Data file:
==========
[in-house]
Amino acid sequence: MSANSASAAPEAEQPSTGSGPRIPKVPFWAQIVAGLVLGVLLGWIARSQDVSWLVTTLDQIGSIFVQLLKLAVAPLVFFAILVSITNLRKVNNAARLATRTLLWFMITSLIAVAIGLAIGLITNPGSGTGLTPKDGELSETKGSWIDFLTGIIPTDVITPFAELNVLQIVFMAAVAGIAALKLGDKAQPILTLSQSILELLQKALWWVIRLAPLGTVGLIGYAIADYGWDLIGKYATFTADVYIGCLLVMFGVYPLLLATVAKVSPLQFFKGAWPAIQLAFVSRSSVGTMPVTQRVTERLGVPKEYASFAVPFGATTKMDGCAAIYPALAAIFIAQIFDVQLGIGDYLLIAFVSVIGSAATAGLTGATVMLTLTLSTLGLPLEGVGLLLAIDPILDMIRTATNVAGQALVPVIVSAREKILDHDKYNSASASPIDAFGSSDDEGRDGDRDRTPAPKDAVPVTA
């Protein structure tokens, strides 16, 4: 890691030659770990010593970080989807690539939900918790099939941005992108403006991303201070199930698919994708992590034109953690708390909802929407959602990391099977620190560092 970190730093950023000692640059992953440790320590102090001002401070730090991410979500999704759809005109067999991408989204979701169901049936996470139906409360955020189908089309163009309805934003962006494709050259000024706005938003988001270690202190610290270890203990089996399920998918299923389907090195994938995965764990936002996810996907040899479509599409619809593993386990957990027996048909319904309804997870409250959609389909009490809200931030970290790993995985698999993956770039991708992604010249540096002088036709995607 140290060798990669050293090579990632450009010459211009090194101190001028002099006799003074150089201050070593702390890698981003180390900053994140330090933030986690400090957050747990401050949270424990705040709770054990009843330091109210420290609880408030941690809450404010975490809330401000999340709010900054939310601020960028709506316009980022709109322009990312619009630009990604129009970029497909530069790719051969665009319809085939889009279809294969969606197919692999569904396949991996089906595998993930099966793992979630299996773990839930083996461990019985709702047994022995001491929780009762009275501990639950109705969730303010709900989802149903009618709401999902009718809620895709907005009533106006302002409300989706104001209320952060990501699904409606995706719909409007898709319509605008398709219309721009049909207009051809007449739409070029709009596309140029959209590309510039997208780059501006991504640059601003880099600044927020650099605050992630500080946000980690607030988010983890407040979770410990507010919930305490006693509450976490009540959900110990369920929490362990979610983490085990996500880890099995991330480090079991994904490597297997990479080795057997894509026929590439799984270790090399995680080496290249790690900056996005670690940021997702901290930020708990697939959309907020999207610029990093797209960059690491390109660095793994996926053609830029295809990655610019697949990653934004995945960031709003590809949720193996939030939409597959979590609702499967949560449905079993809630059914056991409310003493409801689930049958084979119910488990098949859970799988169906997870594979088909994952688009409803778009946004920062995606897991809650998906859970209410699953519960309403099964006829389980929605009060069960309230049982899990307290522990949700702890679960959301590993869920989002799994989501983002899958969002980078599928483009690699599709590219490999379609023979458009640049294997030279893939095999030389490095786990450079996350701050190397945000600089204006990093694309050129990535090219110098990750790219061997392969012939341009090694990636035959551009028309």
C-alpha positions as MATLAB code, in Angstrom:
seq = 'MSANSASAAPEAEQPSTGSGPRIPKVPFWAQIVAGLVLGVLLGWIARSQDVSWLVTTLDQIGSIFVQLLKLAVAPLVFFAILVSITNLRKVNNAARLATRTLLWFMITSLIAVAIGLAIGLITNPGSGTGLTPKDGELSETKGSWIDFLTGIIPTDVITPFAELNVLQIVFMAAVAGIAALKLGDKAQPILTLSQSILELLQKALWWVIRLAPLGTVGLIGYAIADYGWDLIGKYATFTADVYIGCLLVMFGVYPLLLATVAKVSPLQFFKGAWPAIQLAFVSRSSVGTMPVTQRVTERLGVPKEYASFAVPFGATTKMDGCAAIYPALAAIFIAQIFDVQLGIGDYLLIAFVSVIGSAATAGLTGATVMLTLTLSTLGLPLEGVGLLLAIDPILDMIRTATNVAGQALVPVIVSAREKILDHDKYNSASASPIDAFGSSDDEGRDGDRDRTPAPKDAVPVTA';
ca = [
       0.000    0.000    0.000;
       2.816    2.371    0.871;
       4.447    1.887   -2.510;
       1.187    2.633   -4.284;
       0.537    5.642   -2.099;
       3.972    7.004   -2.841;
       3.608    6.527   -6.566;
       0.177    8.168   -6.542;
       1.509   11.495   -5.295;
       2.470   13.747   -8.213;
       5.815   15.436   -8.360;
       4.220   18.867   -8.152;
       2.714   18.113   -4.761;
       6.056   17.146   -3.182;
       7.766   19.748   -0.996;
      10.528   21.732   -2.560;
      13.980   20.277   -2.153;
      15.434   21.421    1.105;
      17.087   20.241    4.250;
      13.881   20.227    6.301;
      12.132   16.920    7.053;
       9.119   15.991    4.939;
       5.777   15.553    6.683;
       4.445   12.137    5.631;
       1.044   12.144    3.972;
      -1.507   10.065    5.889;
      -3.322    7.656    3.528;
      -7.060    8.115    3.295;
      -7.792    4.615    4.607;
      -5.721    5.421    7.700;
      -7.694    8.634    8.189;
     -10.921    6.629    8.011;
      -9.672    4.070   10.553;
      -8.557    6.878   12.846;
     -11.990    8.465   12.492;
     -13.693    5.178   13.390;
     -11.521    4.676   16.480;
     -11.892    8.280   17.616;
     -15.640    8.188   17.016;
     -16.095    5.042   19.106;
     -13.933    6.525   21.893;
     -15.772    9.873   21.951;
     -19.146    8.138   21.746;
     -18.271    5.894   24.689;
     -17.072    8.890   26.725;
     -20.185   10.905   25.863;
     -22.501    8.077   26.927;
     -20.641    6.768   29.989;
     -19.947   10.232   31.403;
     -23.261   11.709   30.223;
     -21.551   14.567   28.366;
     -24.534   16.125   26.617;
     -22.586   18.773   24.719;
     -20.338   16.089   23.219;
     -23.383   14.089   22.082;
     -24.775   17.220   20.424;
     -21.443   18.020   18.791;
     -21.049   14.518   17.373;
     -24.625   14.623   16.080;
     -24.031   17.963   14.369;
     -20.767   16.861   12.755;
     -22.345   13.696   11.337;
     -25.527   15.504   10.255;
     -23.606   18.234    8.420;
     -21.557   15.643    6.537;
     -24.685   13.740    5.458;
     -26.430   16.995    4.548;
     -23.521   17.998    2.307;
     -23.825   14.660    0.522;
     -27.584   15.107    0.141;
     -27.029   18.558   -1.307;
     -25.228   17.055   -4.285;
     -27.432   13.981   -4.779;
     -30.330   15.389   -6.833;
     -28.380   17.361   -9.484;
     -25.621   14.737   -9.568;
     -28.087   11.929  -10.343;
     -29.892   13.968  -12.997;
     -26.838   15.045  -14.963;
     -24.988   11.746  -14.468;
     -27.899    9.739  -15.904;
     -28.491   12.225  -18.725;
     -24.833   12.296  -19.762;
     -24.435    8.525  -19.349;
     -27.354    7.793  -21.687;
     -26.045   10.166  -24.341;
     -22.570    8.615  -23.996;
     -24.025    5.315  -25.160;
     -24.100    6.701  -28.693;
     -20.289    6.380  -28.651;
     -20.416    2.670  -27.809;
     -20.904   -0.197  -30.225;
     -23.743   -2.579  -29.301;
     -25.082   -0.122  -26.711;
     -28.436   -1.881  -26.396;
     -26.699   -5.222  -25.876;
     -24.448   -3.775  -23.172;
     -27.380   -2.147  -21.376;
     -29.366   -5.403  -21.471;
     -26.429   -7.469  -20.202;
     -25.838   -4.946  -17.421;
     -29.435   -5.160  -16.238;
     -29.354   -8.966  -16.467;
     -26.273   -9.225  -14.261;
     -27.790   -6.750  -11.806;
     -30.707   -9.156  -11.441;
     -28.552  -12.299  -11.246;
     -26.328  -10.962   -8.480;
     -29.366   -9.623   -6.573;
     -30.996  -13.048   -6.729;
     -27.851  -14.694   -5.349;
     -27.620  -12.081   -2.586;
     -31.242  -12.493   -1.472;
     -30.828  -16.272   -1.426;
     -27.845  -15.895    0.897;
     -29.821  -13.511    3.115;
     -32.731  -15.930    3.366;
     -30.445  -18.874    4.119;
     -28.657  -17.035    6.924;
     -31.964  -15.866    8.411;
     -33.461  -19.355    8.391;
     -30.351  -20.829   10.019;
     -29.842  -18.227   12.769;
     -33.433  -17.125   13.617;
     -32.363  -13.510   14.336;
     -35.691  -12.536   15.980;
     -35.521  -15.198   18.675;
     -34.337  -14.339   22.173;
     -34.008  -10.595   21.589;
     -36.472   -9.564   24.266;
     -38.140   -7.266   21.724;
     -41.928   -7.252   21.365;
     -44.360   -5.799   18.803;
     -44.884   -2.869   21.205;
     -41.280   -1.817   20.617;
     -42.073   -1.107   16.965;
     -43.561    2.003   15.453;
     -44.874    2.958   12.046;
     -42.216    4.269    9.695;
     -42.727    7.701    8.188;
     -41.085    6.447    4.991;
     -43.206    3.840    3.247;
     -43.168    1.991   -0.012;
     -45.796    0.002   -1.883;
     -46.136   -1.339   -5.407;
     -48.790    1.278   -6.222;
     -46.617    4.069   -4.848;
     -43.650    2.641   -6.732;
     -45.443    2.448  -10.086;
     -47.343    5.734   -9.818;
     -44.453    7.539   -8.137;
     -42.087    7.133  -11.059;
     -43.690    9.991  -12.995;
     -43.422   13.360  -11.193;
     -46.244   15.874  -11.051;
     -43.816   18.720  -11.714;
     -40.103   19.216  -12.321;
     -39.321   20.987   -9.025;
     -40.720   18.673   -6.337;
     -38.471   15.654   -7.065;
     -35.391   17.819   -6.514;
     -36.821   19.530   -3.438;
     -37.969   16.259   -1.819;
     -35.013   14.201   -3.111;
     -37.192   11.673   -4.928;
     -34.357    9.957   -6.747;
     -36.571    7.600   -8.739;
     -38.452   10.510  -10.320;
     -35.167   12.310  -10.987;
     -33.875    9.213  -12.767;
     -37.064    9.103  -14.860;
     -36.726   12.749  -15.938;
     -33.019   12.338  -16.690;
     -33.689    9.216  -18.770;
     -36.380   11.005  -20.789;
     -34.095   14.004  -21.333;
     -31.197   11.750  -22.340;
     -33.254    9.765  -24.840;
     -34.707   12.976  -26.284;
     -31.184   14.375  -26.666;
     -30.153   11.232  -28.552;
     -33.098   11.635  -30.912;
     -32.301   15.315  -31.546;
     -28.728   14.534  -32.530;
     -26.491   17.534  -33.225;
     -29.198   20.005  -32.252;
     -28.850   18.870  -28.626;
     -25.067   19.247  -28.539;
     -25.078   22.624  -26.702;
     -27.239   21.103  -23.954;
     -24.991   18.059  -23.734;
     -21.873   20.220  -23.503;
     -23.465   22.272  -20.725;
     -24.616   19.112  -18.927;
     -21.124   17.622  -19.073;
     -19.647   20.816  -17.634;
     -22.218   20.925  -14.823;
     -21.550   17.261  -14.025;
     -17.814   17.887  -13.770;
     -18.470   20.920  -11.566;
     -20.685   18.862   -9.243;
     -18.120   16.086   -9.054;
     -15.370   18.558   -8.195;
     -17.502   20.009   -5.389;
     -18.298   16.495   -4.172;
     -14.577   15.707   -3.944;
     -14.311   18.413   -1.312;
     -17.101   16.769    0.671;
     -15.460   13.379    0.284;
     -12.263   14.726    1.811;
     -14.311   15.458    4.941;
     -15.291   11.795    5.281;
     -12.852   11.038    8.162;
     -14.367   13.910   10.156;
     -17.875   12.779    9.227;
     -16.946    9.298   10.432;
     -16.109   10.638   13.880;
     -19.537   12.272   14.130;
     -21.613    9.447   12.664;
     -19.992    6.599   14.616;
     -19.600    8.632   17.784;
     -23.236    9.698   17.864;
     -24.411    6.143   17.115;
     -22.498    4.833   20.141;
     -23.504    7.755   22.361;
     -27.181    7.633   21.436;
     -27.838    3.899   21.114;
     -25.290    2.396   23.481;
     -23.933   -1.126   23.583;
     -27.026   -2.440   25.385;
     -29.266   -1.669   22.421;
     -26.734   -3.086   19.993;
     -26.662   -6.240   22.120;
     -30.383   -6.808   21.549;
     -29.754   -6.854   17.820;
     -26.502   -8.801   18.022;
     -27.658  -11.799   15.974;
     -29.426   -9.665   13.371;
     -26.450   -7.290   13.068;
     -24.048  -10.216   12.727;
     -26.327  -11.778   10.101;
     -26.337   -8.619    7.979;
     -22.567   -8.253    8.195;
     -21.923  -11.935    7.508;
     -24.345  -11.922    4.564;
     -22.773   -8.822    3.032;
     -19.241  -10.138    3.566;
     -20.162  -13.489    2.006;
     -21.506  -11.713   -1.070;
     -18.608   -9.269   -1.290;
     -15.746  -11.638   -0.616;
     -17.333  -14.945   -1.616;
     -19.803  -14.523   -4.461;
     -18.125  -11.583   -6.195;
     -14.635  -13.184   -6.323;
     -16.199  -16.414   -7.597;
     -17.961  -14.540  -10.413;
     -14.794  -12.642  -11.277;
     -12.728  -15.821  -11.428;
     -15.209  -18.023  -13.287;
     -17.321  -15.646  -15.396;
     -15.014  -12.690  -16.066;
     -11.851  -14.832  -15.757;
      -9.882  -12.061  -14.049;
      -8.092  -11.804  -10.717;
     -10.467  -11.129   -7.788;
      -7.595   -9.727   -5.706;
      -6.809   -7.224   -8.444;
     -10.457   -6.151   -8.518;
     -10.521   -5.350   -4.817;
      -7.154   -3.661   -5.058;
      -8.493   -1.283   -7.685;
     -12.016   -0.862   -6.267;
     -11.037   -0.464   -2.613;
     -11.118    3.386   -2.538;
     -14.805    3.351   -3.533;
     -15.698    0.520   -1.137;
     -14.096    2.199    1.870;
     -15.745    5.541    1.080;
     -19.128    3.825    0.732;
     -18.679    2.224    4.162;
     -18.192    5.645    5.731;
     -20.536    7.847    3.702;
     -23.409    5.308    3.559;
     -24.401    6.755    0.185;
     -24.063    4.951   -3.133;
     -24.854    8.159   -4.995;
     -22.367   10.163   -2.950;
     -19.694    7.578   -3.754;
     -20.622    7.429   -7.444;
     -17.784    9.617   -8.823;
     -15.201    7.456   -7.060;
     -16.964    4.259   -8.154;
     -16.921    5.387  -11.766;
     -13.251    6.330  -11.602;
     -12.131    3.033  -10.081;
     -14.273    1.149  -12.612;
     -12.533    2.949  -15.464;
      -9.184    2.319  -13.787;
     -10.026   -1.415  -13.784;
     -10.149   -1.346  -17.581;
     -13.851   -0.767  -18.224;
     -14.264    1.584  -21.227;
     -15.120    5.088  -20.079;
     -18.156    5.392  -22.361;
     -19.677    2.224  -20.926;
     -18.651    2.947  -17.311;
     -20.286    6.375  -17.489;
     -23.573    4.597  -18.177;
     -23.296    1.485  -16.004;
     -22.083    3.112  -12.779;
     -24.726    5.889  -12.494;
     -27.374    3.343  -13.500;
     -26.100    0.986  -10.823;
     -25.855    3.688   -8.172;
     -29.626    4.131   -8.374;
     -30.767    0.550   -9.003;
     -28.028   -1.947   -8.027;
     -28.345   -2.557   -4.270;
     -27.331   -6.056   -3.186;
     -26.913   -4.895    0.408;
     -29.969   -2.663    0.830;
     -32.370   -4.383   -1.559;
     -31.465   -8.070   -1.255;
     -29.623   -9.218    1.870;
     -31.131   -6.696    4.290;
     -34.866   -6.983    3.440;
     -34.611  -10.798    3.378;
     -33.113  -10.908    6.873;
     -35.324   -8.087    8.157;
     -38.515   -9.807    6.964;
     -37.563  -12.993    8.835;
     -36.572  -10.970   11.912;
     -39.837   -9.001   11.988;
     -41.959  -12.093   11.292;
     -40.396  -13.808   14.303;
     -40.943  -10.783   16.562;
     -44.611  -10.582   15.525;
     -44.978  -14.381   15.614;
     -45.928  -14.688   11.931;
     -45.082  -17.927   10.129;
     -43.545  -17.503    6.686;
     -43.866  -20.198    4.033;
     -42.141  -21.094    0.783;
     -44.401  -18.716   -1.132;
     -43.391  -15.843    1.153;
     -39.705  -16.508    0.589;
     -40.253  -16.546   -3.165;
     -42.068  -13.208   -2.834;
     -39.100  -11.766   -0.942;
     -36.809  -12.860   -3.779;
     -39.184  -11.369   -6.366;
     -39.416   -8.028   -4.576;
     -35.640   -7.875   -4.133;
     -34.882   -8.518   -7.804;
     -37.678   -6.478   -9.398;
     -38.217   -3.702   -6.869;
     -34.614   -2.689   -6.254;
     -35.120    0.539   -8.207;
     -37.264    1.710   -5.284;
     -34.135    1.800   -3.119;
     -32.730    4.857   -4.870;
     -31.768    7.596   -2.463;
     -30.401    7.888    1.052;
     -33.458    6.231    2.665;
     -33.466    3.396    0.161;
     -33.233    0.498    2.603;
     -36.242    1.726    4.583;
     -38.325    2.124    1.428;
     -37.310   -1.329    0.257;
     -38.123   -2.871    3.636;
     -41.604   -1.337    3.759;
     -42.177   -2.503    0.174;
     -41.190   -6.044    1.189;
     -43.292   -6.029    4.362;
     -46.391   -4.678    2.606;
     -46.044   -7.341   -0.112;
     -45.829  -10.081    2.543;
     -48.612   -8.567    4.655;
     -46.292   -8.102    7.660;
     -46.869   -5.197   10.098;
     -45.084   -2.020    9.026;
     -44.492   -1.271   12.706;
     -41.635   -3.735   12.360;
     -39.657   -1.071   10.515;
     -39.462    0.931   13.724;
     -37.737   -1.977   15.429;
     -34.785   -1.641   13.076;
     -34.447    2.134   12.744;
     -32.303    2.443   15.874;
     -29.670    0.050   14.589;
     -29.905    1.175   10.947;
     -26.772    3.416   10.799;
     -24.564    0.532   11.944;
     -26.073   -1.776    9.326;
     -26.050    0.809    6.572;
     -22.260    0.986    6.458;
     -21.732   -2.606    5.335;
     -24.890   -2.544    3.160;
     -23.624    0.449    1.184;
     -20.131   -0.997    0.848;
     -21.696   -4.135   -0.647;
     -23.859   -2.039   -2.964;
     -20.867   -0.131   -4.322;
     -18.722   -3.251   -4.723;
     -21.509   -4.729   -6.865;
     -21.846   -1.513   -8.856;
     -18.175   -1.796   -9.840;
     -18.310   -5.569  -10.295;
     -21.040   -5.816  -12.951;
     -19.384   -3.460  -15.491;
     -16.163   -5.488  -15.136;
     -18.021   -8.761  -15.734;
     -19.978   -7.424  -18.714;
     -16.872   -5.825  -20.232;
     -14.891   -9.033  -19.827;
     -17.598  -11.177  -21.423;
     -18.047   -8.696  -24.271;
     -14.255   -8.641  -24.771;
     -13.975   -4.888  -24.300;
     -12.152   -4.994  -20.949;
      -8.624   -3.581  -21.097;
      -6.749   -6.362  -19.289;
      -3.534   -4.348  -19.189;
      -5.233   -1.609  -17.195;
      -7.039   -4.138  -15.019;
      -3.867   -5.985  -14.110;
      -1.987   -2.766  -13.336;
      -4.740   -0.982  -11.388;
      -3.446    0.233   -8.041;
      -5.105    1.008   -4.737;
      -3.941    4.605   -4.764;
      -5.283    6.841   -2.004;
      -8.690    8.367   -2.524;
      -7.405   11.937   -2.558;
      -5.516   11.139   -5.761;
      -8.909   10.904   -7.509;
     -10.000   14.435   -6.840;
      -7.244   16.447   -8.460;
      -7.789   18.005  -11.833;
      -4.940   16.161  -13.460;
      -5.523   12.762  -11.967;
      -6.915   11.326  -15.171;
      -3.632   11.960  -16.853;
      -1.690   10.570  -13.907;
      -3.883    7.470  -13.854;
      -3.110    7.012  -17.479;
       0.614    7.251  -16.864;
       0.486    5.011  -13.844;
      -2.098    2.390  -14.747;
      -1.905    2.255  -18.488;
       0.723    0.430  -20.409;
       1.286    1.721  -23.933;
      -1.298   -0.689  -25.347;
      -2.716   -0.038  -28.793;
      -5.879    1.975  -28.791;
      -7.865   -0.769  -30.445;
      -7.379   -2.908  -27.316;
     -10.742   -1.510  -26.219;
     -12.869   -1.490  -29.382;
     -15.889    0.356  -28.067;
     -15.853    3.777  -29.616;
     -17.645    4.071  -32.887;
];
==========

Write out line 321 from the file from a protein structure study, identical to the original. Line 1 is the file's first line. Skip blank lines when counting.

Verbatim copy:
     -25.855    3.688   -8.172;